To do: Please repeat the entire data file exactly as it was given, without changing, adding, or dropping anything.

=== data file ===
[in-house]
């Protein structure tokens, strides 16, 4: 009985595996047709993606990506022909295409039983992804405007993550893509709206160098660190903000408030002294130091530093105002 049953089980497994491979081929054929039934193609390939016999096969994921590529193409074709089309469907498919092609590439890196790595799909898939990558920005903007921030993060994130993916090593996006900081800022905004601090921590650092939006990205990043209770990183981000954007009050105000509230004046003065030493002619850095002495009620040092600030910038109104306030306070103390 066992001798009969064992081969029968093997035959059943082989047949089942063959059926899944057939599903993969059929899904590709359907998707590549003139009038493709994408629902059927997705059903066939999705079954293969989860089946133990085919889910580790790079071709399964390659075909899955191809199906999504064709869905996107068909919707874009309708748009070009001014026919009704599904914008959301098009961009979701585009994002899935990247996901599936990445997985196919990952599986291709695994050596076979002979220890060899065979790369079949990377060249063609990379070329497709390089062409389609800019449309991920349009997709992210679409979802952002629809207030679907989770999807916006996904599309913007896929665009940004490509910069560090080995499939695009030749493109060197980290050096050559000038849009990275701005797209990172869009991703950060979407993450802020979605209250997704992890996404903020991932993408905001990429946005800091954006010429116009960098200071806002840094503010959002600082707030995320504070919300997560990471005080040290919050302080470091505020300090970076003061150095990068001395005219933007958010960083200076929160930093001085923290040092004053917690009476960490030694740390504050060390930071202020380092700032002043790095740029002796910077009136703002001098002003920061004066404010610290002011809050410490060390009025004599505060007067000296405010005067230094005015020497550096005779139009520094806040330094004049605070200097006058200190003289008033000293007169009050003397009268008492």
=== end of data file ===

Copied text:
[in-house]
């Protein structure tokens, strides 16, 4: 009985595996047709993606990506022909295409039983992804405007993550893509709206160098660190903000408030002294130091530093105002 049953089980497994491979081929054929039934193609390939016999096969994921590529193409074709089309469907498919092609590439890196790595799909898939990558920005903007921030993060994130993916090593996006900081800022905004601090921590650092939006990205990043209770990183981000954007009050105000509230004046003065030493002619850095002495009620040092600030910038109104306030306070103390 066992001798009969064992081969029968093997035959059943082989047949089942063959059926899944057939599903993969059929899904590709359907998707590549003139009038493709994408629902059927997705059903066939999705079954293969989860089946133990085919889910580790790079071709399964390659075909899955191809199906999504064709869905996107068909919707874009309708748009070009001014026919009704599904914008959301098009961009979701585009994002899935990247996901599936990445997985196919990952599986291709695994050596076979002979220890060899065979790369079949990377060249063609990379070329497709390089062409389609800019449309991920349009997709992210679409979802952002629809207030679907989770999807916006996904599309913007896929665009940004490509910069560090080995499939695009030749493109060197980290050096050559000038849009990275701005797209990172869009991703950060979407993450802020979605209250997704992890996404903020991932993408905001990429946005800091954006010429116009960098200071806002840094503010959002600082707030995320504070919300997560990471005080040290919050302080470091505020300090970076003061150095990068001395005219933007958010960083200076929160930093001085923290040092004053917690009476960490030694740390504050060390930071202020380092700032002043790095740029002796910077009136703002001098002003920061004066404010610290002011809050410490060390009025004599505060007067000296405010005067230094005015020497550096005779139009520094806040330094004049605070200097006058200190003289008033000293007169009050003397009268008492």